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2011 Forty Under 40: Dave Nevogt

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About me...
Dave Nevogt
Owner
Innovative Solutions Inc.
31
Web sites:
Social media:
On my hip:
HTC Incredible
Most-used apps:
Google Voice
Google Chat
Favorite stuff:
Books, including "The Power of Now" and "The Next 100 Years;" movies, including "Office Space;" TV, including ESPN, NFL, college football, basketball
 

After getting his bachelor’s degree from the Indiana University Kelley School of Business in 2002, Dave Nevogt went to work in finance at Abbott Labs in Chicago. He found himself bored.

“I wasn’t feeling challenged,” he said. “I felt like there was more out there. As I continued to work, I realized I was learning, but at a very slow pace. I was putting together reports, budgeting, things like that. I wanted to understand the company and why it ran the way it did.”

Then, in 2003, his dad made him an offer that proved to be pivotal: He said he’d buy him a $500 course in how to take one’s skills and knowledge and convert them to an online business—as long as Dave was willing to follow through.

He was and he did. The result is McCordsville-based Innovative Solutions Inc., which makes online tutorials and DVDs that teach people how to improve their golf game. Nevogt, 31, works with golf pros from Hilton Head, N.C.; Houston; and Arizona, who provide the advice. His job as owner of the company is to work with the pros to make the advice relevant and to sell the material, which can be found at purepointgolf.com.

“A lot of it has to do with making things simple, actually,” said Nevogt, who has a handicap of 12 or 13. “Everyone wants to be complex and in-depth with the information. You have to get it down to a level where you realize they’re not going to be in front of you, so you have to put them in your shoes.”

The company had $500,000 in revenue in 2005 and generated $1.2 million in 2010. Seven years in, Nevogt finds himself fending off challengers and the higher costs of doing business. One way he’s doing that is by getting into software like iPhone and Droid apps, rather than direct sales.

“We’re hoping that has an impact to generate leads at less-expensive rates and converting those leads into one of our brands,” he said.•

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  1. PJ - Mall operators like Simon, and most developers/ land owners, establish individual legal entities for each property to avoid having a problem location sink the ship, or simply structure the note to exclude anything but the property acting as collateral. Usually both. The big banks that lend are big boys that know the risks and aren't mad at Simon for forking over the deed and walking away.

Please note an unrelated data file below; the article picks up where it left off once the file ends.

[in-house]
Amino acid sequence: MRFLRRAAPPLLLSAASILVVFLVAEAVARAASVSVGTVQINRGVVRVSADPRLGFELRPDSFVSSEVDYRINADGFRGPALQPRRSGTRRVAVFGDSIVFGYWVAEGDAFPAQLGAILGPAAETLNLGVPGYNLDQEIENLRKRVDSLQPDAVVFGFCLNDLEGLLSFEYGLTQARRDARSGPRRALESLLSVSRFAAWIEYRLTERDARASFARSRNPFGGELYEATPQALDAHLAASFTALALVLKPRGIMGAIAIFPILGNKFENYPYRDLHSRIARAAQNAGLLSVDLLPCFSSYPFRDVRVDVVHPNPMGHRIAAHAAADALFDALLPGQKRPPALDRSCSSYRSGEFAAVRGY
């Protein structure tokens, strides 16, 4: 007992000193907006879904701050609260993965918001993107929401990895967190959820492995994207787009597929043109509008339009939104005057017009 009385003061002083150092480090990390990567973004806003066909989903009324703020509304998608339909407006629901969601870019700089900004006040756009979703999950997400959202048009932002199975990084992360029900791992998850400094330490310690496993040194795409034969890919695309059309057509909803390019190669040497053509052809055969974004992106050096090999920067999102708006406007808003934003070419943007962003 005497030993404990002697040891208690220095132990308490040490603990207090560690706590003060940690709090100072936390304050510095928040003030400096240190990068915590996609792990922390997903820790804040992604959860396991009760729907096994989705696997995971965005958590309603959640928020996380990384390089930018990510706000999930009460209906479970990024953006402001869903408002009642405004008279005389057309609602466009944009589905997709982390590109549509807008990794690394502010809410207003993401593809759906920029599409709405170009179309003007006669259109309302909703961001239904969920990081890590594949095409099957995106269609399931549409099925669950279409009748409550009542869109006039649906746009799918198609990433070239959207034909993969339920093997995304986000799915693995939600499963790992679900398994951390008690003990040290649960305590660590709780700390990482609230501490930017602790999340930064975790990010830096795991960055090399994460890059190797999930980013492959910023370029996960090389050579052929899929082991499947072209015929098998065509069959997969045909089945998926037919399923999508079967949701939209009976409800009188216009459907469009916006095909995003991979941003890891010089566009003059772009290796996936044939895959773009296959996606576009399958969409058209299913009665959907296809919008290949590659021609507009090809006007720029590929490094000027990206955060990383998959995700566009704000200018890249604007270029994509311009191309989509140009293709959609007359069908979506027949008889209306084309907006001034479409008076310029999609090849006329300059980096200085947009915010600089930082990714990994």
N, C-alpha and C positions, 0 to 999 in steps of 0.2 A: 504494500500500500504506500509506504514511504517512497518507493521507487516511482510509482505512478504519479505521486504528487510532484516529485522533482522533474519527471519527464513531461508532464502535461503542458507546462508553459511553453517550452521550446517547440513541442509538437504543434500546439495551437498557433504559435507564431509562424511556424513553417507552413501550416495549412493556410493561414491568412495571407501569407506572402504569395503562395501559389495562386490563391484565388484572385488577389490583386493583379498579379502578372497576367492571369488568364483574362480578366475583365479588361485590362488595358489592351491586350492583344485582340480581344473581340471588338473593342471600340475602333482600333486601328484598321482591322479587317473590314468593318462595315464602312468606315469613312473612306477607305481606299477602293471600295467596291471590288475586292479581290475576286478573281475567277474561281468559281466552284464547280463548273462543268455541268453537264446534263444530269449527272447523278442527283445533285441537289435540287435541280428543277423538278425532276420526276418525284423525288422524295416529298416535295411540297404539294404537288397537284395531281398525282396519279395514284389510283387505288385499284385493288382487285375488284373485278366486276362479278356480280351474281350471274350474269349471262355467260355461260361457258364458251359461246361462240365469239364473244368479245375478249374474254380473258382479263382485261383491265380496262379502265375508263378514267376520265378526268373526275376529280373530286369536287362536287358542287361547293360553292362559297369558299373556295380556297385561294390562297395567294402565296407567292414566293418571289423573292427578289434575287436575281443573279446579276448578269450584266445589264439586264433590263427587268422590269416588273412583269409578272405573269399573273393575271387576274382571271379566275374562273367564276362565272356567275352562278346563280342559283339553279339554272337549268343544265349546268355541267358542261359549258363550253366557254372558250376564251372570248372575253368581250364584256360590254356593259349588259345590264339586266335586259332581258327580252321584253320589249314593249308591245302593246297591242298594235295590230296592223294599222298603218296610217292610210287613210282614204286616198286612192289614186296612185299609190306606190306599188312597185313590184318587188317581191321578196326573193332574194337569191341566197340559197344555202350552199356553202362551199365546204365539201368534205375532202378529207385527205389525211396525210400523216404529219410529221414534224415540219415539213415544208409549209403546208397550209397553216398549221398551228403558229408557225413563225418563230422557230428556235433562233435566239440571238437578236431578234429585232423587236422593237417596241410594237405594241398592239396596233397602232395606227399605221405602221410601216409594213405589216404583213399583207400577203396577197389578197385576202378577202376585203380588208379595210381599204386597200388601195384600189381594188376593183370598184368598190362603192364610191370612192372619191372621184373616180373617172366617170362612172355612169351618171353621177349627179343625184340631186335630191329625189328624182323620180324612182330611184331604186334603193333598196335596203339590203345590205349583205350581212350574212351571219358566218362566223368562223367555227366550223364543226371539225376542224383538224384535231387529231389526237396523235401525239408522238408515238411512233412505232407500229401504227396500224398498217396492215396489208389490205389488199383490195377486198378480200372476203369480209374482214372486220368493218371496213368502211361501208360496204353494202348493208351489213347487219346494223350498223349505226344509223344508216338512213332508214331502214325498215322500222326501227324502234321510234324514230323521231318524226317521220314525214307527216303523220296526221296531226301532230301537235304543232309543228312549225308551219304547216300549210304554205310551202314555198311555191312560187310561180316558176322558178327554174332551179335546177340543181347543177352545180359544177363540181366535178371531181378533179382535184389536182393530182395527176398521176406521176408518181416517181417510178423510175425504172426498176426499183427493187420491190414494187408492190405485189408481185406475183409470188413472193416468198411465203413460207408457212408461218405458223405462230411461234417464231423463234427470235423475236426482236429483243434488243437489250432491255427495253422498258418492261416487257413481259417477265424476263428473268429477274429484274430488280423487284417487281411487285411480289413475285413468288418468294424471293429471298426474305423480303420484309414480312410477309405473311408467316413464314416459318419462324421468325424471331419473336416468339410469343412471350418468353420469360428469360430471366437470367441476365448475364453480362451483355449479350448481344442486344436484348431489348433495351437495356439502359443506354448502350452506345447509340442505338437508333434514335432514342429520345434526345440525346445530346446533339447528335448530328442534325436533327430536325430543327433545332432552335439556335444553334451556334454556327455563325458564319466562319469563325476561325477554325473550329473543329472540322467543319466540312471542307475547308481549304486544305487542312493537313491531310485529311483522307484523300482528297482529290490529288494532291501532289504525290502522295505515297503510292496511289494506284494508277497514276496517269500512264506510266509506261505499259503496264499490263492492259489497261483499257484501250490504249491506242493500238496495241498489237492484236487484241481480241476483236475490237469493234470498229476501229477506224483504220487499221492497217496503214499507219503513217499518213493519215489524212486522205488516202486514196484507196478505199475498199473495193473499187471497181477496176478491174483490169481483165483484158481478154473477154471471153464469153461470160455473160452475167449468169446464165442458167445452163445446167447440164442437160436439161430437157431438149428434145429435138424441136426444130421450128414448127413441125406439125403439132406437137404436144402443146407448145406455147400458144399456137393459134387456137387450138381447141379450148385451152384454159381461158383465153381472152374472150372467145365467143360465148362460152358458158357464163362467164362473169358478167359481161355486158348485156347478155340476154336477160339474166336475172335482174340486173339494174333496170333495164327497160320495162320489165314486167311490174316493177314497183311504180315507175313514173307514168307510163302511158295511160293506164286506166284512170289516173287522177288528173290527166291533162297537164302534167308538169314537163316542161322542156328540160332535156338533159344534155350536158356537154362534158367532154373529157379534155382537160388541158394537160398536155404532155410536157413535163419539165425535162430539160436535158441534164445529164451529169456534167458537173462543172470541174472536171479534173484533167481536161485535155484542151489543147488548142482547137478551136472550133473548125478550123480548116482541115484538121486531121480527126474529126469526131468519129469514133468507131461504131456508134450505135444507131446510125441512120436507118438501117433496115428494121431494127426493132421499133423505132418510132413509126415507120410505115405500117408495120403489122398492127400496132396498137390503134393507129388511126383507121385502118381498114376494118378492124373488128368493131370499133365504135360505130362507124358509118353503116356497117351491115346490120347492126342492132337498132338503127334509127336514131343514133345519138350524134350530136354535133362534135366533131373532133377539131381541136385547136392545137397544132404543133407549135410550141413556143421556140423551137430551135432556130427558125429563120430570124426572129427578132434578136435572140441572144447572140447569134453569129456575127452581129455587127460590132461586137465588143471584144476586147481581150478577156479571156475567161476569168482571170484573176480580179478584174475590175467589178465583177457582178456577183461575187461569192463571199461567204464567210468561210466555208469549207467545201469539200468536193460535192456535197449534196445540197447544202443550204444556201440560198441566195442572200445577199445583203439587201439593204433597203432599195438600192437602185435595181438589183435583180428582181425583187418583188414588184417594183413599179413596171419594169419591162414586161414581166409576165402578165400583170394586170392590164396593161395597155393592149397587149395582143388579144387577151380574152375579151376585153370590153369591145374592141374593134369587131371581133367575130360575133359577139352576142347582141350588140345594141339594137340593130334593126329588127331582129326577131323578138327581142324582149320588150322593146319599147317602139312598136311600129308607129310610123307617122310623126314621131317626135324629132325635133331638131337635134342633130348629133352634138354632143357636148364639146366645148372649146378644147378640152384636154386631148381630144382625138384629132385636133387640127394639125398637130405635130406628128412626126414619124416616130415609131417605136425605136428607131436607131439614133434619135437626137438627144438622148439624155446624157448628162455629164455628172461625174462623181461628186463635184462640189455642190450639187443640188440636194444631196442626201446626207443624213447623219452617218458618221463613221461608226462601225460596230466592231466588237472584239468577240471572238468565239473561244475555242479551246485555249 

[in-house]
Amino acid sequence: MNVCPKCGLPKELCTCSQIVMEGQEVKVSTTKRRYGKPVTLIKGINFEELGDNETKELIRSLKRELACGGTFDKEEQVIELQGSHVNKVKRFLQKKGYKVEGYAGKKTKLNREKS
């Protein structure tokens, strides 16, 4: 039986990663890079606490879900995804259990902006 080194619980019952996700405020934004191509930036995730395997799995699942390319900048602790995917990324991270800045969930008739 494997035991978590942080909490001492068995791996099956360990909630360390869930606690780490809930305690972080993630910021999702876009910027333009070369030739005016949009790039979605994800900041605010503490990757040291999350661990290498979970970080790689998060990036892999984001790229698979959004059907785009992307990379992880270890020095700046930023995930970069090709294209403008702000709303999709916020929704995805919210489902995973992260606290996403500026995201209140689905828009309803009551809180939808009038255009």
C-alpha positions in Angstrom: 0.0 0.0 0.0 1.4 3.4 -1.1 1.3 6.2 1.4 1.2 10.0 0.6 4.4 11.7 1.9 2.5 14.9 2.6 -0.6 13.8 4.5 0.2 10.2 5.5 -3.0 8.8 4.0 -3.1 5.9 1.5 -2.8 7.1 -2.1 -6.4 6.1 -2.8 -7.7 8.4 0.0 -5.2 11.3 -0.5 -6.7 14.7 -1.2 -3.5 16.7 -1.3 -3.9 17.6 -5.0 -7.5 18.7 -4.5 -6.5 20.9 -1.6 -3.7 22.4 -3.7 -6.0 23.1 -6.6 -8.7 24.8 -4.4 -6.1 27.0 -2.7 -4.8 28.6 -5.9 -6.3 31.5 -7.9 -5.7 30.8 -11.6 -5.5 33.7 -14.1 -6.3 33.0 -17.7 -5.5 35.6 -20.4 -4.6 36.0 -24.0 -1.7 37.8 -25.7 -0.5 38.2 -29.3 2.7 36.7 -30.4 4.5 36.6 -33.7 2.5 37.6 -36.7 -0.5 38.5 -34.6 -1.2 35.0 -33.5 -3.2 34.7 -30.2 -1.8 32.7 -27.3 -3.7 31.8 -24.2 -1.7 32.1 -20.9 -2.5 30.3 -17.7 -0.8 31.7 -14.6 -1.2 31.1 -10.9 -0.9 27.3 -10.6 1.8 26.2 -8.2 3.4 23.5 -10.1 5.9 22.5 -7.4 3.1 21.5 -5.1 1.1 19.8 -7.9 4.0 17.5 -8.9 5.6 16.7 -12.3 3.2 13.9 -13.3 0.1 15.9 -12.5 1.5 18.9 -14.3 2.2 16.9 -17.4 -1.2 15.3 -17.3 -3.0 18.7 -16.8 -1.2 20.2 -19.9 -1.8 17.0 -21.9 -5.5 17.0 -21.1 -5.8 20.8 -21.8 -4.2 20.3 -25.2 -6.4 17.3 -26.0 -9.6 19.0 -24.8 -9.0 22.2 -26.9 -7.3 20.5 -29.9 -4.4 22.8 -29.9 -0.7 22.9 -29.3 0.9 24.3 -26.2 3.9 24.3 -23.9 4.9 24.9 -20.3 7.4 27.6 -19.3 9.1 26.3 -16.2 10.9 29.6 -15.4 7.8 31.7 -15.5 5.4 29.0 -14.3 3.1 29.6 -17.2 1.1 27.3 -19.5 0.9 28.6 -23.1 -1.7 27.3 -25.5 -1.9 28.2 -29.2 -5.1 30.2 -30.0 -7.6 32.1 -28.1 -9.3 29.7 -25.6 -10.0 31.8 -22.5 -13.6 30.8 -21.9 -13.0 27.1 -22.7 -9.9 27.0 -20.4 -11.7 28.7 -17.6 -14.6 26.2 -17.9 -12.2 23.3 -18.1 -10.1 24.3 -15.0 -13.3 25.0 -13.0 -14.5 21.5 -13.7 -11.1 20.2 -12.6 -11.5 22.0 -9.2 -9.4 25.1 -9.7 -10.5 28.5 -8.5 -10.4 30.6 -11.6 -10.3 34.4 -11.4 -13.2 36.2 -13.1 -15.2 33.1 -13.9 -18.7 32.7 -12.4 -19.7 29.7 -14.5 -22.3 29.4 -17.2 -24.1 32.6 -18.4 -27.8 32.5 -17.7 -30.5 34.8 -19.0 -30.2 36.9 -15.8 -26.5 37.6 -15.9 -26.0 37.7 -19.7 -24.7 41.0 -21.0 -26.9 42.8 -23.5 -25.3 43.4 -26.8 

2. Do any of the East side residence think that Macy, JC Penny's and the other national tenants would have letft the mall if they were making money?? I have read several post about how Simon neglected the property but it sounds like the Eastsiders stopped shopping at the mall even when it was full with all of the national retailers that you want to come back to the mall. I used to work at the Dick's at Washington Square and I know for a fact it's the worst performing Dick's in the Indianapolis market. You better start shopping there before it closes also.

  3. How can any company that has the cash and other assets be allowed to simply foreclose and not pay the debt? Simon, pay the debt and sell the property yourself. Don't just stiff the bank with the loan and require them to find a buyer.

  4. If you only knew....

  5. The proposal is structured in such a way that a private company (who has competitors in the marketplace) has struck a deal to get "financing" through utility ratepayers via IPL. Competitors to BlueIndy are at disadvantage now. The story isn't "how green can we be" but how creative "financing" through captive ratepayers benefits a company whose proposal should sink or float in the competitive marketplace without customer funding. If it was a great idea there would be financing available. IBJ needs to be doing a story on the utility ratemaking piece of this (which is pretty complicated) but instead it suggests that folks are whining about paying for being green.

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